The Fruit of the Spirit is what comes from YOU when you follow Jesus. The fruits are love, joy, peace, patience, kindness, generosity, faithfulness, gentleness, and self-control. When we see these “fruit,” we know that the Spirit is present in us, and in our communities. And we can also know more about God.
- Do you ever wish you could SEE God?
- Why do you think God doesn’t just appear to us?
- In the video, the boy was imagining that God was like love, joy, peace, etc. Is that how you think of God?
- When you see these “fruits” you’ll know that God is there. Where have you seen love, joy, and peace? Have you feel that way inside yourself?
- Where have you seen patience, kindness, or generosity? Have you feel that way inside yourself?
- Where have you seen faithfulness, gentleness and self-control? Have you feel that way inside yourself?
- Can you think of any other things that are “Fruits of the Spirit?”
- When do you feel that God is near? How would you describe that feeling?
Read together: Galatians 5:22-26 New Revised Standard Version (NRSV)
“…the fruit of the Spirit is love, joy, peace, patience, kindness, generosity, faithfulness, gentleness, and self-control. There is no law against such things. And those who belong to Christ Jesus have crucified the flesh with its passions and desires. If we live by the Spirit, let us also be guided by the Spirit. Let us not become conceited, competing against one another, envying one another.”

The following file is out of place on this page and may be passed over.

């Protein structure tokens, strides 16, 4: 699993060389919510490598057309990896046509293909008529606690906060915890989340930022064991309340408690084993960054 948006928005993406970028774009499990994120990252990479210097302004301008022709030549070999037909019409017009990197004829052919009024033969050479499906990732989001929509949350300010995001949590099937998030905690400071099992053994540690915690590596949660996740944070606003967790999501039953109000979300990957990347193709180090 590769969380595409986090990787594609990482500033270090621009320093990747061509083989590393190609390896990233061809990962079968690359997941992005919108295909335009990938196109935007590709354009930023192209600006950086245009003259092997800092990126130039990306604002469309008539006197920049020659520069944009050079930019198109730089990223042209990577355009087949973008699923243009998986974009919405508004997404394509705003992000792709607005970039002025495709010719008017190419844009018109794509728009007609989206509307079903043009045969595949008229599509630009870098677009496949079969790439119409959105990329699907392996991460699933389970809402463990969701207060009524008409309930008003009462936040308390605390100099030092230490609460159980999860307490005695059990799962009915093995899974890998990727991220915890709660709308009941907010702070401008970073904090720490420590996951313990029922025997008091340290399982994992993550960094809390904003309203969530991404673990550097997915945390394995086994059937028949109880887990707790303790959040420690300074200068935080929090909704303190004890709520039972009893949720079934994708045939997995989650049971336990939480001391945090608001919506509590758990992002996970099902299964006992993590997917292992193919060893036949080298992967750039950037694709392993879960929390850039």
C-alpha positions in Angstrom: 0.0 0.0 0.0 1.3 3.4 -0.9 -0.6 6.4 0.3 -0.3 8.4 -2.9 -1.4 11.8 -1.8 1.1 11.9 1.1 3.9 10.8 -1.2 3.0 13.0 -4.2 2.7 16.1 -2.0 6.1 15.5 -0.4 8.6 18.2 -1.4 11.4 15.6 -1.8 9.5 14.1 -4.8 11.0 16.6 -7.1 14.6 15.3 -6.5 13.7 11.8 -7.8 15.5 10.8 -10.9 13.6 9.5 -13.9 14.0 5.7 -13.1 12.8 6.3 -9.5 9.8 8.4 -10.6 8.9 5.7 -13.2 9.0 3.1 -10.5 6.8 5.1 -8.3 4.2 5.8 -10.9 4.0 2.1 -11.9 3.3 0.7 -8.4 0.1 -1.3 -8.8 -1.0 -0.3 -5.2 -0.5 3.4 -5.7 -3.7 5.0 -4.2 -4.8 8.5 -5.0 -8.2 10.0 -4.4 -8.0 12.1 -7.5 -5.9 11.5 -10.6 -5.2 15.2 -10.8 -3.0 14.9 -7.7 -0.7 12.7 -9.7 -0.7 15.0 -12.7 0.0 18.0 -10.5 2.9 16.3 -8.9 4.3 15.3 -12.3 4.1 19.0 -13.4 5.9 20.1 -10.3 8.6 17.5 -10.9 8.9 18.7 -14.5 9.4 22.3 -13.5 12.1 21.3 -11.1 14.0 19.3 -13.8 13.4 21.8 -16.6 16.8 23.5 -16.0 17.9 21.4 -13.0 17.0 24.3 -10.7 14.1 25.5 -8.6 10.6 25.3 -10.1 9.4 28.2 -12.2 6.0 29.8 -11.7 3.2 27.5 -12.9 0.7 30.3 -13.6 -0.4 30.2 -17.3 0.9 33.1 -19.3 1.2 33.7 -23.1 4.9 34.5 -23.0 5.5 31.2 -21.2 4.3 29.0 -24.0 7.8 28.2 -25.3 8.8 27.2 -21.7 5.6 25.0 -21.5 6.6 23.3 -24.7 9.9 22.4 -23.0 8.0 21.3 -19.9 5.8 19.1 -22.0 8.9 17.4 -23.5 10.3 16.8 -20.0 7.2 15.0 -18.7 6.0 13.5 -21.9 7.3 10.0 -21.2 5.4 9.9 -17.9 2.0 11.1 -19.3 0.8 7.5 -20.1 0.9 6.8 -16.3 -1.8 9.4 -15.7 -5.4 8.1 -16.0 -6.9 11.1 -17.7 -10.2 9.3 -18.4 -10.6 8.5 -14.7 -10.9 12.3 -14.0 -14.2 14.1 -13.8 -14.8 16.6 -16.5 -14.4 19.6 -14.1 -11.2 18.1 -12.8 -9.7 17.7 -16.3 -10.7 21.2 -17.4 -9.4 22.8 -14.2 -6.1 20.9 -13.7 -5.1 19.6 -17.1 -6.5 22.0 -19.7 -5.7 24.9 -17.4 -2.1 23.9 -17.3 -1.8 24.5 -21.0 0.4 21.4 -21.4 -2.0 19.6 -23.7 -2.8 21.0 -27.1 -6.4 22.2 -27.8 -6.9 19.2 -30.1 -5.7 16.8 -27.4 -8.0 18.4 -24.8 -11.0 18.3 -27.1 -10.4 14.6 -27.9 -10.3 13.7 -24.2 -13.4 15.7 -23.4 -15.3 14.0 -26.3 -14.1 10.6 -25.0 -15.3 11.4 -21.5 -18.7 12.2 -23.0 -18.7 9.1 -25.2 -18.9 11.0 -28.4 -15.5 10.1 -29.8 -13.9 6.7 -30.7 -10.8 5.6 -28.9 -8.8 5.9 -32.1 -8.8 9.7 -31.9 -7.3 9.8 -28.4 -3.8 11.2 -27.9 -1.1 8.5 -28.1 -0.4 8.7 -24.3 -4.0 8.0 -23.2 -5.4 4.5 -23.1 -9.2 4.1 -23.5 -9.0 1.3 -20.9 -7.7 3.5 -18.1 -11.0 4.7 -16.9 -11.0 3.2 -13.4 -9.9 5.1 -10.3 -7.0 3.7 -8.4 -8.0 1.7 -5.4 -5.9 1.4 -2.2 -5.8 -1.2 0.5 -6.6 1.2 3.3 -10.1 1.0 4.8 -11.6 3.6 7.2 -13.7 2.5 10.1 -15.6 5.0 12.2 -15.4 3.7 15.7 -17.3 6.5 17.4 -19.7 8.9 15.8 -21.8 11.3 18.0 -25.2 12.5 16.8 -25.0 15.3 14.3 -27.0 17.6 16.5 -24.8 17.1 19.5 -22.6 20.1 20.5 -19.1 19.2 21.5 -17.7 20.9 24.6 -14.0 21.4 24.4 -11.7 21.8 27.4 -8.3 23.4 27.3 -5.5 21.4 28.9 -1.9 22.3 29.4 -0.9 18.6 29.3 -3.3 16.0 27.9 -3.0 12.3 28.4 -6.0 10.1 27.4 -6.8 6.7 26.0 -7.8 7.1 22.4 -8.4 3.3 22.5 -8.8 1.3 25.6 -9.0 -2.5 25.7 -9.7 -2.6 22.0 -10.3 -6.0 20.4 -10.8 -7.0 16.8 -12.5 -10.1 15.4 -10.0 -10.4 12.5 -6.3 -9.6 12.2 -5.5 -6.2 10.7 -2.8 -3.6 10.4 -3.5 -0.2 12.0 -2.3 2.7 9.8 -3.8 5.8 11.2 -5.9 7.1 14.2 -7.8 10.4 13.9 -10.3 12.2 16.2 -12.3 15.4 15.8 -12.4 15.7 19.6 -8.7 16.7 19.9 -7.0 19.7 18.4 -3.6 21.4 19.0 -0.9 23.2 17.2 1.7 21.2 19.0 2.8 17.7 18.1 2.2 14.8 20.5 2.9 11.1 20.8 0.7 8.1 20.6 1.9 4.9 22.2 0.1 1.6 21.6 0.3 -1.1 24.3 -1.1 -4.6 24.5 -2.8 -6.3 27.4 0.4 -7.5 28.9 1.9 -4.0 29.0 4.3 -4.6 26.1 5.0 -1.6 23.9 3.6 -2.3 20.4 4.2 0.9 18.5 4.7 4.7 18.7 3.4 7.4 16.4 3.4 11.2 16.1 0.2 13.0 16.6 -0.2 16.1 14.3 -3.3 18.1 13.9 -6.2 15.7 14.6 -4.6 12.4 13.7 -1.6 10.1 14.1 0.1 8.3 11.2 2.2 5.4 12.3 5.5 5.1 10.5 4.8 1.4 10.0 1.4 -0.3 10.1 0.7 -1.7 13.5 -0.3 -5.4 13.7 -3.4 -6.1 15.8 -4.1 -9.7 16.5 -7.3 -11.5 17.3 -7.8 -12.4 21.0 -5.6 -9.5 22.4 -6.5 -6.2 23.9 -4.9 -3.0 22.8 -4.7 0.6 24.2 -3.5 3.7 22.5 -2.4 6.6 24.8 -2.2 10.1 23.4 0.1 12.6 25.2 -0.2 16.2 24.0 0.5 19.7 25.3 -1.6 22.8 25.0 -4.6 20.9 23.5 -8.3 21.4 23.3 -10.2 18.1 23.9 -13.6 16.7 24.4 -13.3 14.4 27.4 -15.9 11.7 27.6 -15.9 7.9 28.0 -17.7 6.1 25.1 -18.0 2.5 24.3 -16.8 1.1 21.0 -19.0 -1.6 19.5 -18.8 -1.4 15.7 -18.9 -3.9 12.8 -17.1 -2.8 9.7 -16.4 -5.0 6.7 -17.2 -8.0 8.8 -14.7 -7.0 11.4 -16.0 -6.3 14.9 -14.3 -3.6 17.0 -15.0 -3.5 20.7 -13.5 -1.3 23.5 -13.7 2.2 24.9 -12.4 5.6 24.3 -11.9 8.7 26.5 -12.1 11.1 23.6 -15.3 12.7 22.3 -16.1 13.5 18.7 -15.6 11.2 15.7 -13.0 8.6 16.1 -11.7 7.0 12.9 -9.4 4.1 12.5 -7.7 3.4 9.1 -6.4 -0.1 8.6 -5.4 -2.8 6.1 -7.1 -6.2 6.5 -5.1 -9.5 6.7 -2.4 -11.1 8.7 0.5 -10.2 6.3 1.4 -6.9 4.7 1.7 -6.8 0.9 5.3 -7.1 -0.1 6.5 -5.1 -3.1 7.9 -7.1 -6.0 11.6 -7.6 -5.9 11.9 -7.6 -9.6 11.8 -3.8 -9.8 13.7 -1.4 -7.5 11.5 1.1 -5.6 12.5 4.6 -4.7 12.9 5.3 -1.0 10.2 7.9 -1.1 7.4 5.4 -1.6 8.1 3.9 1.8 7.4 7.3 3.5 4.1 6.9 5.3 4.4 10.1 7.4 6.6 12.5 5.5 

These good things come straight from God. When these fruit are present, God is there. And when they are not, we can bring God’s presence to our selves, our families, and our communities, when we focus on these “fruit.” Some of these are feelings that are hard to control, like joy. While others, like kindness, generosity and self-control are a choice. When we choose these fruit and work on them, we bring God’s Spirit into the world.
Watch our heartbeat theme song, Wide, High, Long and Deep.
August 2, 2020 - Love God, Session 5: Abundance
The objective of today’s lesson is to help children consider what they have to offer to God’s people, realizing that whatever they have is enough. Any act of love, no matter how humble, is transformed into abundance when it is freely given and blessed by God. Two stories will help us explore this concept – the story of the loaves and fishes (a/k/a Feeding of the 5,000) which can be found in all four Gospels, as well as Preaching to the Chickens, the story of Young John Lewis by Abari Jasim, illustrated by E.B. Lewis.
The first video we have today tells a story from the Bible that is so important, it is in all four Gospels (Matthew, Mark, Luke, and John). You’ll see that there is a young boy who doesn’t have much, but when he shares it, something amazing happens.
Watch together: Feeding 5,000 (credit Jesus.net)
- Why were the people following Jesus?
- Jesus was trying to be alone. What was his reaction when the crowd followed him?
- What might have happened if the boy hadn’t shared his food?